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Challenge 4: Modeling Disease Spreading and Flattening the Curve

Learning Targets:

  • Analyze and interpret epidemiological data.
  • Perform calculations in order to accurately compare data.
  • Identify and use credible sources to find data to support a conclusion.
  • Model disease spread and learn how preventative measures impact outbreak intensity.

Coronavirus is not like the flu. It’s much worse.

Read & Calculate:

In the article, “R0: How scientists quantify the intensity of an outbreak” the authors illustrate how the R0 value affects the spreading of an infectious agent. The R0 (pronounced “R naught”), the basic reproduction number, is a mathematical estimate of how infectious a disease is and indicates the number of people an infected individual will go on to infect.


Use the R0 values for COVID-19 and the seasonal flu, rounded to 2 and 1.5, respectively.


  • After three rounds of infection with COVID-19 (one infected individual infects 2 people, and they infect 2 people and so on), how many people are infected with COVID-19? Repeat this calculation for the seasonal flu with an R0 of 1.5.


  • With COVID-19, if one of the two people infected by the original infected person quarantines and is completely isolated, how many people are infected with COVID-19 if you perform the same calculation as in question Q1?

Model Disease Spread

There is a whole branch of science based on computation or the use of numbers and computers to analyze scientific events. Computational biologists often construct models of biological phenomena, such as how an infection spreads through a population. This information can be very useful in predicting the severity of an outbreak or in determining what measures a community may need to take to curb or lessen the impact of an outbreak. In this challenge, you will now use a model for the spread of COVID-19 through a population.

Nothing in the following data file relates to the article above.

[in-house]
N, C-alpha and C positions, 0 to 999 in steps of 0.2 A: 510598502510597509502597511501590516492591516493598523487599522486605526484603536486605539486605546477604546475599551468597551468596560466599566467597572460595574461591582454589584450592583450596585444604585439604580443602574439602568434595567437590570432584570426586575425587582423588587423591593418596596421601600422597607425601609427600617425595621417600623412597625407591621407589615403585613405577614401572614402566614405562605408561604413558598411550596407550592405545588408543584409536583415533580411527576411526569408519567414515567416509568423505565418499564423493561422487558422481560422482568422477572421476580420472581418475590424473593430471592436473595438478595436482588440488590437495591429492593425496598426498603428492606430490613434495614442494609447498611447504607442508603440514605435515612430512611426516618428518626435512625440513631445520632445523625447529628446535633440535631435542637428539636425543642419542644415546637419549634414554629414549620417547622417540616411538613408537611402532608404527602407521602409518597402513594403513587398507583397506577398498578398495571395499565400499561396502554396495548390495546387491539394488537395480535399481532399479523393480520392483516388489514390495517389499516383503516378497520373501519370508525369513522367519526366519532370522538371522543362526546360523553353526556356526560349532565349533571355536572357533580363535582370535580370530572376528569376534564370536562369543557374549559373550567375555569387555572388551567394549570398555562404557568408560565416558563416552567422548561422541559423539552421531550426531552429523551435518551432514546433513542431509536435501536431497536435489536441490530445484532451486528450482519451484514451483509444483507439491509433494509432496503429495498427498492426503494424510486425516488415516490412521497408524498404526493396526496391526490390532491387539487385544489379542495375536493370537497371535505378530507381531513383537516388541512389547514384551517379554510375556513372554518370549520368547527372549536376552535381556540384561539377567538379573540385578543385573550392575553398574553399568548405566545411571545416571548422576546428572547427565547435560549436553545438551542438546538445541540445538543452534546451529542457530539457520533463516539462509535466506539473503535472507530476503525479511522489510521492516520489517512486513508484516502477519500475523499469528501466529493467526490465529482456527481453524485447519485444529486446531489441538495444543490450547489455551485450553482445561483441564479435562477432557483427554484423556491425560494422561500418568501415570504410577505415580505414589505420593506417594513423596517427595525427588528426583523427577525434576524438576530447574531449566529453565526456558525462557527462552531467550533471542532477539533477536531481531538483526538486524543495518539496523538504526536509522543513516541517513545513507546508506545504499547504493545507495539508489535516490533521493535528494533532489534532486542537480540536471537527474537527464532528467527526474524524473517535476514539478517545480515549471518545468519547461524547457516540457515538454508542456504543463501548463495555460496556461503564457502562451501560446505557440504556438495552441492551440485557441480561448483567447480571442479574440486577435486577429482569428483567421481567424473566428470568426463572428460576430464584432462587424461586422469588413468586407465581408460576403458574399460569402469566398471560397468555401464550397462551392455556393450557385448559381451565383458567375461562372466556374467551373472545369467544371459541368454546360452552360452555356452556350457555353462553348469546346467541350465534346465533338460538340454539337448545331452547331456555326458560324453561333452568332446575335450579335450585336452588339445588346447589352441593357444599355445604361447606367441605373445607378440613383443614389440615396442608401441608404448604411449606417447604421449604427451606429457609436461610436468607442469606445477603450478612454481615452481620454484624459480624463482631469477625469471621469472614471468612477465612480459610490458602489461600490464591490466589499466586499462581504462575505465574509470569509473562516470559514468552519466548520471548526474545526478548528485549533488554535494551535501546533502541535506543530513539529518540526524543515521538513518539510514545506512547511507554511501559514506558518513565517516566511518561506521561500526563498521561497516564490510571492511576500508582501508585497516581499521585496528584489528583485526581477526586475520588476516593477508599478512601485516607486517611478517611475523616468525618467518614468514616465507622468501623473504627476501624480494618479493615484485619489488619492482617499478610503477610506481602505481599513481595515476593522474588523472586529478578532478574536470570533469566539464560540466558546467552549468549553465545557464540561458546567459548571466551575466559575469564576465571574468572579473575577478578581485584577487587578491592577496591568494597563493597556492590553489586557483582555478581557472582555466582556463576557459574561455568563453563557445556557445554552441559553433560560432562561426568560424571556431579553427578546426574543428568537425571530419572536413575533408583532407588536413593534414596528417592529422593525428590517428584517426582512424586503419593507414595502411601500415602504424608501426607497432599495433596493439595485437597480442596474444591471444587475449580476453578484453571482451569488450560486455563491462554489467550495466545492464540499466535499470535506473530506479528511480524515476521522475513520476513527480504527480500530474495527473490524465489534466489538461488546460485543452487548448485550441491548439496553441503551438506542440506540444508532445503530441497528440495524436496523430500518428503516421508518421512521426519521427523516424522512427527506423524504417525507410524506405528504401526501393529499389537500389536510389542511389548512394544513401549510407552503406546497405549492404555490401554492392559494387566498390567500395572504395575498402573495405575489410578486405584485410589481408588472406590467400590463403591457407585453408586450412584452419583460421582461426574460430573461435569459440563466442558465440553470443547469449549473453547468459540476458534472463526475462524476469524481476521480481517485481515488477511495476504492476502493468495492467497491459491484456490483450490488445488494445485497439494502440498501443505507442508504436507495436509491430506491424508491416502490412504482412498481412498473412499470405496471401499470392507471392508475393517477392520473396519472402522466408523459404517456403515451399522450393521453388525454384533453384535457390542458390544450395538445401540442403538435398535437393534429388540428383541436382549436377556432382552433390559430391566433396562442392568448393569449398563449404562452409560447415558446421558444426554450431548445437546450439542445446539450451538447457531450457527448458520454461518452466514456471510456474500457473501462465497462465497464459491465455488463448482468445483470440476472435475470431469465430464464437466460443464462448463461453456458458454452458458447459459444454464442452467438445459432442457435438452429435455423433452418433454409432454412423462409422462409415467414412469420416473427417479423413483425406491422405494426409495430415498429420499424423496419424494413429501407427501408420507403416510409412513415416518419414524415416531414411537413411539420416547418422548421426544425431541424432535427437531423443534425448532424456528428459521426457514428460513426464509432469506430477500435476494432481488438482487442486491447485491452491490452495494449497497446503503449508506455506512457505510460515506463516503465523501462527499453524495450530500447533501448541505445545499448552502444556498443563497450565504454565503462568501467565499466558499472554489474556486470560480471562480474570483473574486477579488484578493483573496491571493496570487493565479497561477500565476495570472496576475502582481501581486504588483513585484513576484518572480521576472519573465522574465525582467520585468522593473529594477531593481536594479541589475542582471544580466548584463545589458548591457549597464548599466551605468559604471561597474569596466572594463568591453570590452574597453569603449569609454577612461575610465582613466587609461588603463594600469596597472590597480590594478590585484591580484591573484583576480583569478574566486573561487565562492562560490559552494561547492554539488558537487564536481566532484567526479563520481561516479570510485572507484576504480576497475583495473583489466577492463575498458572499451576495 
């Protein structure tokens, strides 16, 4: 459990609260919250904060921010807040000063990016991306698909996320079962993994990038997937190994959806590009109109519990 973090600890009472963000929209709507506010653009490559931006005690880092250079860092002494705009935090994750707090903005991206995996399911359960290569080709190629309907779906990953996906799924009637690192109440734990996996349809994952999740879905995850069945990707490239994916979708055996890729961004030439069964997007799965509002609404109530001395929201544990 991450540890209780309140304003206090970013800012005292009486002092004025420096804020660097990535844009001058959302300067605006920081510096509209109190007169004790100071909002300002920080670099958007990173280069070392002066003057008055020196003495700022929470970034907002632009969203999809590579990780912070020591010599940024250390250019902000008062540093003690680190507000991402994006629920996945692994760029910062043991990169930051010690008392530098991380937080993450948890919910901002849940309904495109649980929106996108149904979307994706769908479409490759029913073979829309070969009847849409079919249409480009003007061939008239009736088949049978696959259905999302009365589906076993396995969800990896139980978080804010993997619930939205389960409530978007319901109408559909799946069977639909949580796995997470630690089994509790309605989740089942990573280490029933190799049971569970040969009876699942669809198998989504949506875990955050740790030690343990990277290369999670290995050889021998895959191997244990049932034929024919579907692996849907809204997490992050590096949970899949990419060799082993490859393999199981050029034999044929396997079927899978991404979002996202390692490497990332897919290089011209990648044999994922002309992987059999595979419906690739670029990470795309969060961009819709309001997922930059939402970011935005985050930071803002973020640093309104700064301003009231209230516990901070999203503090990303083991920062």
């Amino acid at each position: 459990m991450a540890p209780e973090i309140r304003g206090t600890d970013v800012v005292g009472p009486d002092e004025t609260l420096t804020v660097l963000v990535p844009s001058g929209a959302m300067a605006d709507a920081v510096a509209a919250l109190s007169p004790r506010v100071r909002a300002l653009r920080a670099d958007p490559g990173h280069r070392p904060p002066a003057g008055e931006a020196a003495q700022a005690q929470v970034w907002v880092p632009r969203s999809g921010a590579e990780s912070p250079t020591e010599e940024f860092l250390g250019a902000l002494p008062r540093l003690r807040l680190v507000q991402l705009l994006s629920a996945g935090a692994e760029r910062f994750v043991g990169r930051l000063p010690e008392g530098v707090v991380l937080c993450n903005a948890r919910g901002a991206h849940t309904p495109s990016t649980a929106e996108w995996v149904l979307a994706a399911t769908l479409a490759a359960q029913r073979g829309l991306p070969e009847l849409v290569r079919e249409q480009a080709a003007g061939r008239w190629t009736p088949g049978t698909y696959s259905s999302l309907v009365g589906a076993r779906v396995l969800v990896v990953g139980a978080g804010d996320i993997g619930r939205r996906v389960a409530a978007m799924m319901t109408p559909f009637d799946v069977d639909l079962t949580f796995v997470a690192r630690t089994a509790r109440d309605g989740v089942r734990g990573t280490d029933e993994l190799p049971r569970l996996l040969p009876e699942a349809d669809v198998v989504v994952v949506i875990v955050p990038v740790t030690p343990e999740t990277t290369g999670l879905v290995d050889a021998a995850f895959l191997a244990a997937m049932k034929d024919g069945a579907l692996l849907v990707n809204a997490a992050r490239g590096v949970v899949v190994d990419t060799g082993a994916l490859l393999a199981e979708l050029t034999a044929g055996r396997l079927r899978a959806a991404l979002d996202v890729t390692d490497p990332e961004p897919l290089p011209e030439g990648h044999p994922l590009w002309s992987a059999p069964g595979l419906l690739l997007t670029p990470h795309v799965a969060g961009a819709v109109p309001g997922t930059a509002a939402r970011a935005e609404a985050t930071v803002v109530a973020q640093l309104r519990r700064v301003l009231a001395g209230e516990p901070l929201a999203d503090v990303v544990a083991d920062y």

Set the Parameters:

  • Population size 1000, initial-infected 1, infected-chance 10%, average-recovery-time 20, and social distancing 0%. Press set and then go.


  • How many people in the population become infected by the virus? How many people are unaffected? (Be careful here and make sure to read the correct values!)

Reset the Parameters:

  • Now, set the parameters as you did in part b, but change social distancing to 50%. Press set and then go.

Reflect and Discuss:

  • How many people in the population become infected by the virus with 50% of the population social distancing? How many people are unaffected?

Hypothesize, Design, and Investigate

Using the website in section 4.4 above, design an experiment to test one or more of the other variables in the model (infection chance and/or recovery time). Start by making a hypothesis of how you think the variable will impact the number of people in the population who become infected with the virus. Remember that hypothesis statements are measurable. Run your experiment and report your results.

Reflect & Discuss



  • What data or numbers are the most important to know in order to accurately estimate the spread of a pandemic infection?

What variables impact the collection of this data?

  • Is R-naught a fixed number for a particular disease or does it change?

Don’t forget the environment. What factors can impact R0 during an outbreak?

  • How does social distancing influence the spread of an infection through a population?

Using the modeling website, did you notice that even a small amount of social distancing made a difference in the infection curve?